Your look at the top issues in California's June 3 primary election.
1. PRIMARY PROVIDES FIRST TOP-TWO GOVERNOR'S CONTEST
The June 3 primary will the first in which the governor's race and the seven other statewide constitutional offices, including attorney general and secretary of state, fall under California's new primary system. The top two vote-getters, regardless of party affiliation, will move on to the November general election.
2. BALLOT WILL BE DEVOID OF CITIZEN INITIATIVES
This year's primary also is notable because it is the first in decades with no statewide citizen initiatives on the ballot. The Legislature's Democratic majority passed legislation in 2011 that requires all citizen initiatives and referendums to go on the November general election ballot, where they can be decided by a far larger number of voters. The two measures on this year's primary ballot were placed there by the Legislature.
3. MORE RACES WILL BE COMPETITIVE
The independent process to draw political boundaries approved by California voters has made many of the races highly competitive, with about a half dozen congressional seats and an equal number of legislative seats identified as essentially up for grabs this year.
4. PARTIES BATTLE OVER SUPERMAJORITY CONTROL
Democrats hold a two-thirds supermajority in the state Assembly but are two seats shy of that in the Senate after three Democrats ran into serious legal trouble and were suspended. Republicans are pushing hard in a handful of legislative races to prevent Democrats from holding a supermajority in at least one of the chambers.
5. RACE FOR SCHOOLS CHIEF A CONTEST OF COMPETING VISIONS
Democratic state schools Superintendent Tom Torlakson, a former teacher with strong union backing, is being challenged by a fellow Democrat, Marshall Tuck, who wants schools and parents to have more freedom and wants to tie teacher evaluations to student performance.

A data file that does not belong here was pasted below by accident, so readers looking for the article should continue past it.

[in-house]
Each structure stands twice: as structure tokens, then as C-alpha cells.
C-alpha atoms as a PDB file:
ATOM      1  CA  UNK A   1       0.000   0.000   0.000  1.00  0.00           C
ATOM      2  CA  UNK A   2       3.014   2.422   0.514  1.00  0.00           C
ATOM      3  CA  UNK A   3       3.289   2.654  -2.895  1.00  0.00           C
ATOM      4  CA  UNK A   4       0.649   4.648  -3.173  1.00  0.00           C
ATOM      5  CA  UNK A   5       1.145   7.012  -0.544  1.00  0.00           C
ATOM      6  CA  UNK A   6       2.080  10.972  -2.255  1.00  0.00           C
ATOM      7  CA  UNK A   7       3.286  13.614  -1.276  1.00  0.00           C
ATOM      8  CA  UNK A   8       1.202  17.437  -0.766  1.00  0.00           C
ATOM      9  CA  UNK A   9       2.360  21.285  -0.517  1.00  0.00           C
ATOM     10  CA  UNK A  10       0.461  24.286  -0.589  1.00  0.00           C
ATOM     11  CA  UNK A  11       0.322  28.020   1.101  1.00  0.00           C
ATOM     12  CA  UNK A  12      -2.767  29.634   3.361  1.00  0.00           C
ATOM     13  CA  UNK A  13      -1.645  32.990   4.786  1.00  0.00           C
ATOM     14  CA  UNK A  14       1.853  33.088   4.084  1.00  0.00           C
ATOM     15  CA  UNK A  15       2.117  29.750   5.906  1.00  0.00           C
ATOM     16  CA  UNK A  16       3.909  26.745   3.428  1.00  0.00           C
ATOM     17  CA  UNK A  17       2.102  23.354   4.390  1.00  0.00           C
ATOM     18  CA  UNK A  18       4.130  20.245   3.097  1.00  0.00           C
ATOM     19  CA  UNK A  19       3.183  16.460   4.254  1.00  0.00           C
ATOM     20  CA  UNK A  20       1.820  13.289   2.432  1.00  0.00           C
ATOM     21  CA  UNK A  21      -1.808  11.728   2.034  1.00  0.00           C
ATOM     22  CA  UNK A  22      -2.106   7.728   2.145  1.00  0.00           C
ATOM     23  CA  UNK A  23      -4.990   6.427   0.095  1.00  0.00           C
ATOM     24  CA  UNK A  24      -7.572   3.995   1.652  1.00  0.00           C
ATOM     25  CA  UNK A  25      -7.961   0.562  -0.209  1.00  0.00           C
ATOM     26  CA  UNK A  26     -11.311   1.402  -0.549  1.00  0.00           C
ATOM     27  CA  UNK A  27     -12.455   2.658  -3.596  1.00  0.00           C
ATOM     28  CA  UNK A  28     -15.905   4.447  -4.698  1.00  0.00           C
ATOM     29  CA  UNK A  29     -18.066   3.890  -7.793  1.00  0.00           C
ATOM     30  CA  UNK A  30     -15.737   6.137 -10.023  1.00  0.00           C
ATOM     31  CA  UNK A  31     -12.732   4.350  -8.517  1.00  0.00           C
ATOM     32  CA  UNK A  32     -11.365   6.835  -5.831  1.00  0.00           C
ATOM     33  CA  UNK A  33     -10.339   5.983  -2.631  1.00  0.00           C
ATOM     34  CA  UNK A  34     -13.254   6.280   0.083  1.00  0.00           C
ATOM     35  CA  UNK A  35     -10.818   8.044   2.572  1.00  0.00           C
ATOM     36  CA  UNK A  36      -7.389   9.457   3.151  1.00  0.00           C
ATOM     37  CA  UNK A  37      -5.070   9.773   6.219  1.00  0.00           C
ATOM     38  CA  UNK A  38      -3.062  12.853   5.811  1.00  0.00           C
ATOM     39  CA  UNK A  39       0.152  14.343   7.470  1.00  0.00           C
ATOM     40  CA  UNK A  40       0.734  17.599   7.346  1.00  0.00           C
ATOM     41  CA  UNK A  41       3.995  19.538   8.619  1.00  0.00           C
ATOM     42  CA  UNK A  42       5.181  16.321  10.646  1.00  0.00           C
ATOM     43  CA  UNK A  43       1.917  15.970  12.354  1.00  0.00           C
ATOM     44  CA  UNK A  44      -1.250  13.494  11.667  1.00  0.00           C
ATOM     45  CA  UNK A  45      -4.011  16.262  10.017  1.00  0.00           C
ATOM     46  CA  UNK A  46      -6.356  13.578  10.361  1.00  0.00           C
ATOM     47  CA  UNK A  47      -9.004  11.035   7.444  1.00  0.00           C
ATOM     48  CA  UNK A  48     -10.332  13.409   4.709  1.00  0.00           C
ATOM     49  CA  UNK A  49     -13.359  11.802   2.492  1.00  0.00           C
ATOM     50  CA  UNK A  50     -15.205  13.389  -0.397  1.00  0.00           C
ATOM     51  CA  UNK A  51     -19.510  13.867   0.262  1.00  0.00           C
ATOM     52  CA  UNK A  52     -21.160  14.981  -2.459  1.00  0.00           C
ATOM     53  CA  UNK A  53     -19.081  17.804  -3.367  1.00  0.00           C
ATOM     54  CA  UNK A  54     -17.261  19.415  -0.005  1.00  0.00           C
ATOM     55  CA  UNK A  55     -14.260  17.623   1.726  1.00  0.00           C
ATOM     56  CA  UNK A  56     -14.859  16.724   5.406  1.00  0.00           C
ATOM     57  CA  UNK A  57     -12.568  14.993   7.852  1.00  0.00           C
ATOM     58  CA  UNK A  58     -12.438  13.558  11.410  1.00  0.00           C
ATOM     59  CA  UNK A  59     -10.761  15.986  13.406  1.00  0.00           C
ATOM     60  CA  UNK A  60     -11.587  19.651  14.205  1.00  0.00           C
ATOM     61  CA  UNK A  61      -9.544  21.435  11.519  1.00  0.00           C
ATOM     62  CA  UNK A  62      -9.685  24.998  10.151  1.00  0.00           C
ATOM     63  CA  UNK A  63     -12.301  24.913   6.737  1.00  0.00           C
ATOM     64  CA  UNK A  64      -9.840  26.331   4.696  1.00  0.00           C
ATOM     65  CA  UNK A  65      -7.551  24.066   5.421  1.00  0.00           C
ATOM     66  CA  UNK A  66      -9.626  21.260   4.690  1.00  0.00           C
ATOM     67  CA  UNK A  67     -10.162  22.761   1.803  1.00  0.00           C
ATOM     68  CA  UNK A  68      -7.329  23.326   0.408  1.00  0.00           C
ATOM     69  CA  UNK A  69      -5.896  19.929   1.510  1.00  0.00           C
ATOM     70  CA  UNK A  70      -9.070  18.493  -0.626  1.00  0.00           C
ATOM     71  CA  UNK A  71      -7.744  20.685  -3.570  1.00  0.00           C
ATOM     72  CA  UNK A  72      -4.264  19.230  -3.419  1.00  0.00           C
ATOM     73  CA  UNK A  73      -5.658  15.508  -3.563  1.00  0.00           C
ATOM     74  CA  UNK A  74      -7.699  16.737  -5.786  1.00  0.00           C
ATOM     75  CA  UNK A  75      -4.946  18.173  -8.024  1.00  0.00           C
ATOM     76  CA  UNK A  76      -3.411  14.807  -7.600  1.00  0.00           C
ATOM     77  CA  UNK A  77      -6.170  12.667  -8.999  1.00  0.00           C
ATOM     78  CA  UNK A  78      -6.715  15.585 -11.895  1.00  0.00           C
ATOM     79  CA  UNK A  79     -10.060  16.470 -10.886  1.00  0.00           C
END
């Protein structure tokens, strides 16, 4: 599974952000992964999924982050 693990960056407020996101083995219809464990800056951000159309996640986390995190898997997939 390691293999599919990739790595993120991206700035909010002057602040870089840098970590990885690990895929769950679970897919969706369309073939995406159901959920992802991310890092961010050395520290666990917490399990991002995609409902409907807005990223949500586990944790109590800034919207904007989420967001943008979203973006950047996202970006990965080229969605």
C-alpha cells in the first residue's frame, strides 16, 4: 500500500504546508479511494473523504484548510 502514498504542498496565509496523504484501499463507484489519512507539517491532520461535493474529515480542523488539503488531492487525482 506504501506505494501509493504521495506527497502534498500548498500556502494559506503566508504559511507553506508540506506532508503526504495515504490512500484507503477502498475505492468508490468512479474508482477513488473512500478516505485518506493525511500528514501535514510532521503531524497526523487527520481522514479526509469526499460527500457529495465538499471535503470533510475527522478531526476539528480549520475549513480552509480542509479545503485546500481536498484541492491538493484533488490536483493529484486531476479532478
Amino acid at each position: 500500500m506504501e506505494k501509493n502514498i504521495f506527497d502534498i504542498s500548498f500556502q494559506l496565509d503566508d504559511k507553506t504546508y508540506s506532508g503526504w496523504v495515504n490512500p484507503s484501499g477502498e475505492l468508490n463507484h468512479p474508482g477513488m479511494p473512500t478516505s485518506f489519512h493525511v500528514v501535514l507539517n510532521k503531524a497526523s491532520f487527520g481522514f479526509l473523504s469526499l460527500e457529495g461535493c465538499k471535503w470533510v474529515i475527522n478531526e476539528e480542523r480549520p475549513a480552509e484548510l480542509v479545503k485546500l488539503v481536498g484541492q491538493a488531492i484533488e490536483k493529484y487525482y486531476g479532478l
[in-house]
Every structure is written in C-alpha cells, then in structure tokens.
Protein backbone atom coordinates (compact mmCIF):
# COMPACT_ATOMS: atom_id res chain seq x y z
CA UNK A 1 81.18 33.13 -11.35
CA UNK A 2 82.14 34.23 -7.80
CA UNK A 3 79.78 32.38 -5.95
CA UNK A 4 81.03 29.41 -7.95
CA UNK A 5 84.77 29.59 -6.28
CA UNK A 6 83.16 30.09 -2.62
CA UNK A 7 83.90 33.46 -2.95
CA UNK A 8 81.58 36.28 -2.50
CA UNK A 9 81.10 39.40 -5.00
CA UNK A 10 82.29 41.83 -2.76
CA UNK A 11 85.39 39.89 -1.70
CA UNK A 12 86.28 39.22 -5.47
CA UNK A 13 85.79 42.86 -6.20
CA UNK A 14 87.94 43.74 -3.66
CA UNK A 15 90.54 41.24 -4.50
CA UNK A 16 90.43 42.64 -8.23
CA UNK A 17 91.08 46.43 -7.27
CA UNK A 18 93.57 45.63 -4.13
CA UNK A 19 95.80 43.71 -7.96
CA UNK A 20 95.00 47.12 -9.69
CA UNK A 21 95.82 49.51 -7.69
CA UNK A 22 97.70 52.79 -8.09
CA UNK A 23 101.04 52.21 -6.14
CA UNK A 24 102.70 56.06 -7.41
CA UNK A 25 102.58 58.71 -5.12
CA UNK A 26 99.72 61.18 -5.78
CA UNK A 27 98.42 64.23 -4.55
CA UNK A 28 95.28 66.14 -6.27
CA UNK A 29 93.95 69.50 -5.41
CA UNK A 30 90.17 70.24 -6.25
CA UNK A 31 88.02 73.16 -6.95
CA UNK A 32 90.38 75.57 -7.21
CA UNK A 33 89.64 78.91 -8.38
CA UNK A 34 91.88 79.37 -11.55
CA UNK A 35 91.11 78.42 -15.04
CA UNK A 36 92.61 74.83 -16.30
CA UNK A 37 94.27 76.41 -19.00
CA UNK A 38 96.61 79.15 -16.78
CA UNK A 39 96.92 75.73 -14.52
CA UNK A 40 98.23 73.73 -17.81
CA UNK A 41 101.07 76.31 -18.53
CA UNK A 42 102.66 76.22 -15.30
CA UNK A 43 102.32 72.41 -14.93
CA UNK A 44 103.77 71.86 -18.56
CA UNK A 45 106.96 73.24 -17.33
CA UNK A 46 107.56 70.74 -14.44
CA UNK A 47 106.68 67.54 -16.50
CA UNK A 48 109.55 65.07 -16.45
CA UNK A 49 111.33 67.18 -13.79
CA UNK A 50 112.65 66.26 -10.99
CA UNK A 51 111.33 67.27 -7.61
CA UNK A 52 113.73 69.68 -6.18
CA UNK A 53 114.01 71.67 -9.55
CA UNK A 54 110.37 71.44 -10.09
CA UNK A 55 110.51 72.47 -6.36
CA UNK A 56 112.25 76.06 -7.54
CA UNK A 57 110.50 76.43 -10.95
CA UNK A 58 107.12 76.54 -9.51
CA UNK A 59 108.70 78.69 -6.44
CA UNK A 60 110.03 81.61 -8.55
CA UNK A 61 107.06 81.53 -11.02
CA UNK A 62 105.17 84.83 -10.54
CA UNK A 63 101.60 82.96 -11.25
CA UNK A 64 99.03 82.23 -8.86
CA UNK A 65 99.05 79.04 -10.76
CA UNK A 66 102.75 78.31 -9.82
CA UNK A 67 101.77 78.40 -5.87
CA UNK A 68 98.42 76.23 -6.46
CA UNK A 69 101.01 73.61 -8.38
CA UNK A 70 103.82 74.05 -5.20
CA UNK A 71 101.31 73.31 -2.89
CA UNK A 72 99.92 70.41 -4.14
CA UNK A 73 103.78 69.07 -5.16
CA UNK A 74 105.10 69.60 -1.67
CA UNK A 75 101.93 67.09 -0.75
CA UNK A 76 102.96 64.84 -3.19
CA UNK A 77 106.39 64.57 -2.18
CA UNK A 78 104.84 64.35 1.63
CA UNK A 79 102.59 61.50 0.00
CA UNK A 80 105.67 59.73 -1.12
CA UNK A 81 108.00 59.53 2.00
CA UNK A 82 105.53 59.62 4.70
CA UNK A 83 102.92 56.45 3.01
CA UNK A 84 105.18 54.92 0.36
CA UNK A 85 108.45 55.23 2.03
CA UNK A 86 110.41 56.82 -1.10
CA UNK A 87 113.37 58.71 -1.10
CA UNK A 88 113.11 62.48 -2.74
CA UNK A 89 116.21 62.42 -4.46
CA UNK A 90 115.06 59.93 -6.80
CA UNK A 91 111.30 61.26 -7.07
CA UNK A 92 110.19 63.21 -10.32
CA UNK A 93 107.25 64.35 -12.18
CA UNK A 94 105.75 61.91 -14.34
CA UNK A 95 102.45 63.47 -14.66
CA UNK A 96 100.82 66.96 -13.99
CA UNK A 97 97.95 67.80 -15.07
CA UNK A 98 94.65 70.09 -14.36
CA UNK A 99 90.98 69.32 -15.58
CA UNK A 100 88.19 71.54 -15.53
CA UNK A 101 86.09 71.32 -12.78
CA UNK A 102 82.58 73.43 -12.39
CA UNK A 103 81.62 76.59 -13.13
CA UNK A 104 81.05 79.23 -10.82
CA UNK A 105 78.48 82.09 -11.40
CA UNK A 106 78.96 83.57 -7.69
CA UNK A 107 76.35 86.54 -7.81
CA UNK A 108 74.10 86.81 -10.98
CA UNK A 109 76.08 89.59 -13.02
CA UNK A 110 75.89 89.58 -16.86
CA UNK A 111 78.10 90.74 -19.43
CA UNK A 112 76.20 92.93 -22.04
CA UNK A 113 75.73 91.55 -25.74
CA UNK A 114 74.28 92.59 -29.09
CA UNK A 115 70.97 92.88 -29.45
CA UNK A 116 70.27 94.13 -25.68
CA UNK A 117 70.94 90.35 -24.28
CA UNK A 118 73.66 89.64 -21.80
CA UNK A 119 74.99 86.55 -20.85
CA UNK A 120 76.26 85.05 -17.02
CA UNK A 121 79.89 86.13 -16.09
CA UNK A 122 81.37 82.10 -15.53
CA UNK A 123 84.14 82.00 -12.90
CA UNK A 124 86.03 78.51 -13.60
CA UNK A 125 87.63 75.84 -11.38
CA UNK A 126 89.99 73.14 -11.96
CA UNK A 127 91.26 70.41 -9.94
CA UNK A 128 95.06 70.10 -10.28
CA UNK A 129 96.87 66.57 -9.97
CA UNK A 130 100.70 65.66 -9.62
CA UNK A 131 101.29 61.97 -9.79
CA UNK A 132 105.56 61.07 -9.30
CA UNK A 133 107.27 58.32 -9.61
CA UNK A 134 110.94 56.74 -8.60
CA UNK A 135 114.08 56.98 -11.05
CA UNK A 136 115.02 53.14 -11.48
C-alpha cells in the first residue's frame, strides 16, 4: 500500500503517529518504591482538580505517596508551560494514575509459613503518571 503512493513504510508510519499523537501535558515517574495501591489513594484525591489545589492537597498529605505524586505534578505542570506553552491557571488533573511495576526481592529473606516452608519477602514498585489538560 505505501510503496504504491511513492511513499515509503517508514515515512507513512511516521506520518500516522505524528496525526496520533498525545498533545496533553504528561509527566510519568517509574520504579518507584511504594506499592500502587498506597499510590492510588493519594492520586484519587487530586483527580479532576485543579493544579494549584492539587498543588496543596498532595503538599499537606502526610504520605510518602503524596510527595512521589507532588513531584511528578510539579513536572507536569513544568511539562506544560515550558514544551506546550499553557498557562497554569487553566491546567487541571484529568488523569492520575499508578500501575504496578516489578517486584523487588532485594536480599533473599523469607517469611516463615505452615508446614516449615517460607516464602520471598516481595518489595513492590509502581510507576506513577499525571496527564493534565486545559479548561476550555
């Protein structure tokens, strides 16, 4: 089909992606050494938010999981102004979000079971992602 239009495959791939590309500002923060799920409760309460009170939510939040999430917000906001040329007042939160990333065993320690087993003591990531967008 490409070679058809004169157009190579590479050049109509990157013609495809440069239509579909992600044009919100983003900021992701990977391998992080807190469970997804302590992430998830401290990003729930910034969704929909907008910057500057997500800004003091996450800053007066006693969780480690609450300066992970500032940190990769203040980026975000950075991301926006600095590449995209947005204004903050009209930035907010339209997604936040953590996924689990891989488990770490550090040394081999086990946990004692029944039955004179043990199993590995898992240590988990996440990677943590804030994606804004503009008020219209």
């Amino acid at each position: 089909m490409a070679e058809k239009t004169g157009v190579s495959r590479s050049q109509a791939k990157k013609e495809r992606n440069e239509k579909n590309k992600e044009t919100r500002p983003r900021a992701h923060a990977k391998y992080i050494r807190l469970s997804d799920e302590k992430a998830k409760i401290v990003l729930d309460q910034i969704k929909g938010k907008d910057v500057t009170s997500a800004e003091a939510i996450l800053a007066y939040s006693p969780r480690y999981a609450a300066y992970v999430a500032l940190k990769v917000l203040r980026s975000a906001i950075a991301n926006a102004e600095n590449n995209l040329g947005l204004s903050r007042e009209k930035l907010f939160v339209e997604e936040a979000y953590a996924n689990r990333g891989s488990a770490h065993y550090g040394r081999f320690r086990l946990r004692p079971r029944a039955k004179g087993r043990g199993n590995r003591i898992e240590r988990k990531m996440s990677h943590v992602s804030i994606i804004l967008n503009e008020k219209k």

6. SECRETARY OF STATE RACE DRAWS CROWDED FIELD
The usually quiet race for the office overseeing elections and campaign finance has turned into a flashpoint for political reform and government transparency after numerous lawmakers found themselves in serious legal trouble this year. Top candidates include a Republican, two Democrats and an independent.
7. REPUBLICANS PONDER COURSE CHANGE IN GOVERNOR'S RACE
California Republicans are trying for a reboot after years of sliding voter registration and election losses, and this year's governor's race provides the biggest chance yet to show how far the change message has played with the party faithful. Will they choose tea party favorite and ardent gun-rights advocate Tim Donnelly or former U.S. Treasury official Neel Kashkari, and Indian-American who is moderate on social issues?
8. STATE WANTS LOCAL GOVERNMENTS TO PAY FOR PUBLIC ACCESS
Proposition 42 would amend the state constitution to require cities, counties, school districts and other local agencies to comply with state laws to make documents available and open their meetings to the public. They also would be required to cover the costs for doing so, a provision that has raised concerns among some local government representatives.
9. DEMOCRATS CONTINUE TO DOMINATE
Voter registration continues to lean heavily Democratic in California. As of April, 43.5 percent of voters were registered as Democrats and 28.6 were registered as Republicans, while 21.1 percent have chosen no party preference.
10. VOTER TURNOUT EXPECTED TO BE LOW
The Public Policy Institute of California says the state'sáprimaryáelection turnoutáhas averaged about 10 points higher than in the rest of country over the past 30 years, but that could change with all citizen initiatives switched to the November ballot. Turnout was the second lowest on record in 2012, and the absence of initiatives in the future could cause it to drop as much as 7 percentage points.